When you walk through a modern cannabis dispensary, or scroll through all the products offered by Strains-RX, it’s easy to think how brilliant we are, here in the 21st century, to have developed the technology and know-how to put the humble cannabis plant to such good use.
Sorry to burst that bubble, but mankind has known about and used the cannabis plant, in much the same way we do today, for literally thousands of years.
Cannabis sativa has been cultivated for almost as long as mankind switched from hunter-gatherer nomadic life to more settled agricultural societies. Some varieties (today we call them ‘hemp’) were grown for textiles and rope. Others were used for medicinal purposes. And the cannabis plant’s psychotropic properties were utilized for many thousands of years by shamans and priests for medicine, magic, ritual and recreation.
But cannabis consistently shows up in ancient cultures throughout history. The Assyrian and Babylonian cultures of Mesopotamia began making notes about things on cuneiform clay tablets dating back to at least 1000 BCE. The cuneiform word for cannabis was azullu, and the tablets tell us it was used for various medical purposes, including treating depression. When used in religious incense, it was called kunubu and was traded with neighboring cultures in Egypt and Judaea.
Many archeologists believe the Mesopotamians got their azullu from neighboring Bactria, which is today’s Iran, northern Afghanistan and Turkmenistan. There, the Zoroastrian priests prepared the plant as an ingredient in their religious drinks, called Haoma, or in the Indian Vedic, Soma.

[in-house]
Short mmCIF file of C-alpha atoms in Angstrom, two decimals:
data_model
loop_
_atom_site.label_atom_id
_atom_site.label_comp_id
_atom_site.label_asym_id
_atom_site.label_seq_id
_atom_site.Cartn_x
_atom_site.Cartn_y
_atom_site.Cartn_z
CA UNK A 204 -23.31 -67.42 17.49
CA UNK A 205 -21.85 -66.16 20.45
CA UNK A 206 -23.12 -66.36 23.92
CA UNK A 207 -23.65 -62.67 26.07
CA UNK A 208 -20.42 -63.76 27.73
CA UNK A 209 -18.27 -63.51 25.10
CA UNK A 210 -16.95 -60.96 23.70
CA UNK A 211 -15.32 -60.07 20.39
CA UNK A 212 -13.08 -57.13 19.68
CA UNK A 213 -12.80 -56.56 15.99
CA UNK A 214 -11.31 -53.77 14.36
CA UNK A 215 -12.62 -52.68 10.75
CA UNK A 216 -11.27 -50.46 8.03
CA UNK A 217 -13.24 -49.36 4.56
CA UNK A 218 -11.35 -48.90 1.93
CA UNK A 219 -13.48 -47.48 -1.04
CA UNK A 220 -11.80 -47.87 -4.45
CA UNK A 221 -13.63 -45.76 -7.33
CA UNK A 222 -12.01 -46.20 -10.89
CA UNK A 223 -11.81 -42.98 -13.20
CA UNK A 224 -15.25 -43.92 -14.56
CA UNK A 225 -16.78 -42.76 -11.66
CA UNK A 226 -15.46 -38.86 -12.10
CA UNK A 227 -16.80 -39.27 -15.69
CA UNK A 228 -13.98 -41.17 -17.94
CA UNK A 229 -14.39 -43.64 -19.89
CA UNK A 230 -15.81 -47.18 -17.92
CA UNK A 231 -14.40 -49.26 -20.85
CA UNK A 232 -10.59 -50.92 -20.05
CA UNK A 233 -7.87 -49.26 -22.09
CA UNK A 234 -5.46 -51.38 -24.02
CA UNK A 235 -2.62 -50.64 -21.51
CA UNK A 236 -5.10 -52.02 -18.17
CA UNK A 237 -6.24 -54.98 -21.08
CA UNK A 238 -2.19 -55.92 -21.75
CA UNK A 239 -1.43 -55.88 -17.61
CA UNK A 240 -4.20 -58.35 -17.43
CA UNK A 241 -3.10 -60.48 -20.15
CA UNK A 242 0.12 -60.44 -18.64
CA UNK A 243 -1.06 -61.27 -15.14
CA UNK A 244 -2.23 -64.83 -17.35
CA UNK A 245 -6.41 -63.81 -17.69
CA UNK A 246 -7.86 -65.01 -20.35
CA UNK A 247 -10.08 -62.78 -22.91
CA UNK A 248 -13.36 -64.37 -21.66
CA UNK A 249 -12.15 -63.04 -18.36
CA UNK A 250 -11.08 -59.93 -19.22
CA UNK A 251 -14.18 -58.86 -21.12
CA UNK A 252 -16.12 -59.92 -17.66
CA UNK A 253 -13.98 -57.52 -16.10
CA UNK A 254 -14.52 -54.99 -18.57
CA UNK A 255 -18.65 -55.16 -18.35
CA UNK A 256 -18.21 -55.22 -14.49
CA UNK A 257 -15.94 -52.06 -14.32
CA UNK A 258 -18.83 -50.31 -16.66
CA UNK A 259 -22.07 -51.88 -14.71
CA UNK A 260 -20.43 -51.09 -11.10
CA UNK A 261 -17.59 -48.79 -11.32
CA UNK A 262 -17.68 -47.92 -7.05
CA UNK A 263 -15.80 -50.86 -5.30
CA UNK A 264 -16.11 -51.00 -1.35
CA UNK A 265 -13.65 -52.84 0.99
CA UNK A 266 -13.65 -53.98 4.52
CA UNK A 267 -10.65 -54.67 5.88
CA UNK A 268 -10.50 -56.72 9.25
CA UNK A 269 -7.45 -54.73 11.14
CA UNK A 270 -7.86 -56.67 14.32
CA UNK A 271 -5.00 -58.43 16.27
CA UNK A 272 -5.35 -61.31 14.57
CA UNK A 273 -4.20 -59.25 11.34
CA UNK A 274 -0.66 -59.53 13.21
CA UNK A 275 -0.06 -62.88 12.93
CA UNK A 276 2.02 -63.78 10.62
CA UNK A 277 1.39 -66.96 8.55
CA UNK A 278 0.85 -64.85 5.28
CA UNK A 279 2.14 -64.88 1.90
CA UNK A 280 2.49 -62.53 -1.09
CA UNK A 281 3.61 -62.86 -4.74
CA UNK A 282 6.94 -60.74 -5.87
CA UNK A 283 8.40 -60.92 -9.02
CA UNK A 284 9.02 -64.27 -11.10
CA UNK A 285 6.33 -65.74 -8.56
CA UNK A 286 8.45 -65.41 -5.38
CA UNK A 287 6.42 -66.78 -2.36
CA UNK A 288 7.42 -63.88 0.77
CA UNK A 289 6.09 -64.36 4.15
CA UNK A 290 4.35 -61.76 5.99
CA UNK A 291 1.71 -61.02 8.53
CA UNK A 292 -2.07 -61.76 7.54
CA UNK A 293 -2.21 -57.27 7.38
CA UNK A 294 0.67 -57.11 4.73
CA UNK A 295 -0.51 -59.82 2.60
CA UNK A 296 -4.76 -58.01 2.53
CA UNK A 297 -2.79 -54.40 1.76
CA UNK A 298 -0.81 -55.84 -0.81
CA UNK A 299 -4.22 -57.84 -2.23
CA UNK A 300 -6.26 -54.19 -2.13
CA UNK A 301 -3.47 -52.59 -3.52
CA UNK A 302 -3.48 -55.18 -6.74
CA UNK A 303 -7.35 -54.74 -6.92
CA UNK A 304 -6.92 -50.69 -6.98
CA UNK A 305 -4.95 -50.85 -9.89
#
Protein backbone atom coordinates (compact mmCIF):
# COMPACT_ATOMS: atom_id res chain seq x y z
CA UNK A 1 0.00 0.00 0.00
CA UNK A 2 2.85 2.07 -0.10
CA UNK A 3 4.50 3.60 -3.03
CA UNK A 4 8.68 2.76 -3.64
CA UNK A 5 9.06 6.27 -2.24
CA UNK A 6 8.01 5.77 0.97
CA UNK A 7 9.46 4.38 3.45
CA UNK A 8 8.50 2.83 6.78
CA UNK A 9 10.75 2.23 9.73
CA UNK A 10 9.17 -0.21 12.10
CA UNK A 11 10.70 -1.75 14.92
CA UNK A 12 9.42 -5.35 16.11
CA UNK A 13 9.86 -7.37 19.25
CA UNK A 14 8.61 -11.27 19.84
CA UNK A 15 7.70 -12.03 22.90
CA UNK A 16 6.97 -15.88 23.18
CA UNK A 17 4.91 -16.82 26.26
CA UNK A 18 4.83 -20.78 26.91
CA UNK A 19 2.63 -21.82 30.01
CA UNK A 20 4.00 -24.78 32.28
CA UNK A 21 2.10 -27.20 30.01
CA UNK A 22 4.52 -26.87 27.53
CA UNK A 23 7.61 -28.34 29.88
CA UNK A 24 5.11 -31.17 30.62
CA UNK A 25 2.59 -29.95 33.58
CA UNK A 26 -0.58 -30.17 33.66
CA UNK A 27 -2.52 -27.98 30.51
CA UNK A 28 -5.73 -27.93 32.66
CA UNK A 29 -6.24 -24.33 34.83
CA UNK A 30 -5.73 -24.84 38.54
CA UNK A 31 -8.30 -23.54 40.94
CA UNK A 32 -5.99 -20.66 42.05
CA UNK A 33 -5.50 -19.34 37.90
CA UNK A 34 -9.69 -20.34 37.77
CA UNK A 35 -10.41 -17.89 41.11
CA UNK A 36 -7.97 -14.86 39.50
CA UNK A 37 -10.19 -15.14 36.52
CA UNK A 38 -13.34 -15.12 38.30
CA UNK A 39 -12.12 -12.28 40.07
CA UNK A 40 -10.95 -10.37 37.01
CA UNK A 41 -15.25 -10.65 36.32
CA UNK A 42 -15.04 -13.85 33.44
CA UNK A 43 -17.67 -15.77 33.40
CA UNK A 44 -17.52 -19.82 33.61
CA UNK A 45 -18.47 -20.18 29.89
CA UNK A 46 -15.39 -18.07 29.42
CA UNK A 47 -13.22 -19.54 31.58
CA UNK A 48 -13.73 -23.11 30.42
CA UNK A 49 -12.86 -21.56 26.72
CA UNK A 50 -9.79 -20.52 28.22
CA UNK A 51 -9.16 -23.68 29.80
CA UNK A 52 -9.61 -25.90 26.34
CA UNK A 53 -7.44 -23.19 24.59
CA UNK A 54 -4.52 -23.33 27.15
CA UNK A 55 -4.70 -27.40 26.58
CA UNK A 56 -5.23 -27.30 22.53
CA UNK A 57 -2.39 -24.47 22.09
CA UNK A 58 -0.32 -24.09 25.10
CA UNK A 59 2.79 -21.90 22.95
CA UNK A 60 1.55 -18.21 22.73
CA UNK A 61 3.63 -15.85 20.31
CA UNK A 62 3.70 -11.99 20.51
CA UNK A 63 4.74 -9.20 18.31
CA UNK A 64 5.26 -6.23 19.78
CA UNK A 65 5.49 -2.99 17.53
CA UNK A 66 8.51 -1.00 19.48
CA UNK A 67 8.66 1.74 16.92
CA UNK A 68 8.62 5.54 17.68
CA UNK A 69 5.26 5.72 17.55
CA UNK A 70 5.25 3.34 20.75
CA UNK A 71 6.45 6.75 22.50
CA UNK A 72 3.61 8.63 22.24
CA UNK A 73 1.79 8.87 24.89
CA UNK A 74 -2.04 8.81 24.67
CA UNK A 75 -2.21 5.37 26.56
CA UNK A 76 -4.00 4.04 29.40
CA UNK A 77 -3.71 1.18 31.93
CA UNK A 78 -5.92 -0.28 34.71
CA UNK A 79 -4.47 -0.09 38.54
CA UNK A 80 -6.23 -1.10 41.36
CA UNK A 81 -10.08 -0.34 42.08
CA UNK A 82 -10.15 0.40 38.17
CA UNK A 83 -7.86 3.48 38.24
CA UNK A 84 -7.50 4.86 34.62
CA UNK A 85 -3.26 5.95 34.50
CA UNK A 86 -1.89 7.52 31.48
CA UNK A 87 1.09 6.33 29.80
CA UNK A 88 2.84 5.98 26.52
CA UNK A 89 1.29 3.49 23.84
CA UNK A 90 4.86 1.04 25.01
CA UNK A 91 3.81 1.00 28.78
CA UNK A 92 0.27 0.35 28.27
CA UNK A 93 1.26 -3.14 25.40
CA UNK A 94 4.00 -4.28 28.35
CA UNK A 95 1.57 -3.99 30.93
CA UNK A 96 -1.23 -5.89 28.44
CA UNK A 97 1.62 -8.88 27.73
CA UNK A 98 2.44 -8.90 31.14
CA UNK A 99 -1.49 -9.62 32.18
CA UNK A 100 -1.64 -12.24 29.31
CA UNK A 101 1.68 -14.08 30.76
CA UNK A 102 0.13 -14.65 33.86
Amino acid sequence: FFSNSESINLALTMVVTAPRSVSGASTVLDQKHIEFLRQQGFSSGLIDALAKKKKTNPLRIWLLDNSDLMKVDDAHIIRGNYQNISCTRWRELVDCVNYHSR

In the Kara Kum desert near the Hindu Kush mountains, a Zoroastrian temple was excavated in the ancient city of Margiana, a city along the Silk Road trade routes, and pottery found there, dating from 1000 BCE, had residue of cannabis, ephedra and opium poppy.
In ancient India, cannabis was called bhang and ganjha (the latter means ‘twisted rope’) and there are pharmaceutical texts that prescribe the plant for treating common ailments including anxiety. In ancient Egypt, the hieroglyphic symbol shemshemet indicated cannabis and it appears to have been used medicinally since at least 1800 BCE.
In the Book of Exodus in the Talmud and the Old Testament, the holy incense and anointing oil called kaneh bosm is thought to have included cannabis. Another Talmudic text contains a recipe for wine infused with cannabis and myrrh.
The ancient Greeks knew about the Bactrian region and one of its chief exports. The God of wine and intoxication, Dionysus, was said to come from Bactria. The Greek historian Herotodus, who wrote in the fifth century BCE, told his readers about the nomadic Scythians and their funeral rites, where they fumigated cannabis on hot coals inside tents. The Greeks called this a vapor-bath.
The Scythians used horses to range far and wide, trading as they went. Their reach extended all the way to China, where they traded with the Subeixi culture in what is today’s Xinjiang province. There, archaeologists have found remnants of cannabis in graves.
The Roman naturalist Pliny mentions cannabis in several passages, including the infusion of ‘laughing-weed’ with wine to form an intoxicant. Galen, a Roman doctor of the second century CE tells us cannabis was cooked into desserts and eaten at parties for recreation, while medicinal uses included inflammation, tumors, gastro-intestinal ailments, muscle aches, gout and tremors. It was also used to treat disease in domesticated farm animals.
These ancient medicines continued to be used as history moved into the Middle Ages, both in countries of the ancient world as well as Europe.
So remember … the cannabis plant has been well known throughout mankind’s history and has helped many millions of people with ailments, anxiety and dis-ease.
Strains-RX utilizes thoroughly modern methods to extract and purify the chemical ingredients of the cannabis plant to provide a wide variety of products to help with health issues of many kinds. Please visit our website for more information.